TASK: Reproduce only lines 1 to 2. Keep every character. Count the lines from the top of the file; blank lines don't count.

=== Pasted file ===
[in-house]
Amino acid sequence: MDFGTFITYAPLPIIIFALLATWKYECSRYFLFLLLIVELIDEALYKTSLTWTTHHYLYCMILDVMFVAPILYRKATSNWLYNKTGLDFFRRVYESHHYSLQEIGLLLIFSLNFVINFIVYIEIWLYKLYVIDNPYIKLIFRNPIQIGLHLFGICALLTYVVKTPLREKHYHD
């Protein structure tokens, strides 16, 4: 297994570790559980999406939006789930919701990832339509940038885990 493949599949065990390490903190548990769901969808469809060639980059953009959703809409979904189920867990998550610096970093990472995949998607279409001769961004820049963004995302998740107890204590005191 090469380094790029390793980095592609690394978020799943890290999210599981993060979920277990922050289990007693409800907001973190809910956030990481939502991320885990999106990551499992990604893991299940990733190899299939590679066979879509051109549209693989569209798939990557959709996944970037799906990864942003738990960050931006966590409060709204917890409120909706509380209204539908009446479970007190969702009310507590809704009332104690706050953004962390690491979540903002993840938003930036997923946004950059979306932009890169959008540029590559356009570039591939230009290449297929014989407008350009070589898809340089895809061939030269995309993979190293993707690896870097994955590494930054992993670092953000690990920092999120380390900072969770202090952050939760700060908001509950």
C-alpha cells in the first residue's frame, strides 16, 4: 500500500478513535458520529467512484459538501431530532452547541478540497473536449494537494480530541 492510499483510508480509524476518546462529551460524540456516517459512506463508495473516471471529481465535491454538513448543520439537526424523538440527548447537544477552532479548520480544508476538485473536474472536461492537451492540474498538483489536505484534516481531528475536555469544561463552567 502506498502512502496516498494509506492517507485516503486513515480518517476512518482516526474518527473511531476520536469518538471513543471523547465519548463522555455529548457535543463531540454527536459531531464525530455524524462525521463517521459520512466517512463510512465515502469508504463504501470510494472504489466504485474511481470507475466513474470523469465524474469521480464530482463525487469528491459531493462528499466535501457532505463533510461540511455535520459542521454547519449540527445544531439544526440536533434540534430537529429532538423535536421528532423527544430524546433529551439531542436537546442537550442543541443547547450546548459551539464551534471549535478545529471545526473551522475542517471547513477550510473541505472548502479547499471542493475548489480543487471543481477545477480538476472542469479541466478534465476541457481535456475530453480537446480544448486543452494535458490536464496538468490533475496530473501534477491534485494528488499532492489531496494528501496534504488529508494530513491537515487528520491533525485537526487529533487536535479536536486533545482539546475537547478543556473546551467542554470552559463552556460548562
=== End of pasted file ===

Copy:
[in-house]
Amino acid sequence: MDFGTFITYAPLPIIIFALLATWKYECSRYFLFLLLIVELIDEALYKTSLTWTTHHYLYCMILDVMFVAPILYRKATSNWLYNKTGLDFFRRVYESHHYSLQEIGLLLIFSLNFVINFIVYIEIWLYKLYVIDNPYIKLIFRNPIQIGLHLFGICALLTYVVKTPLREKHYHD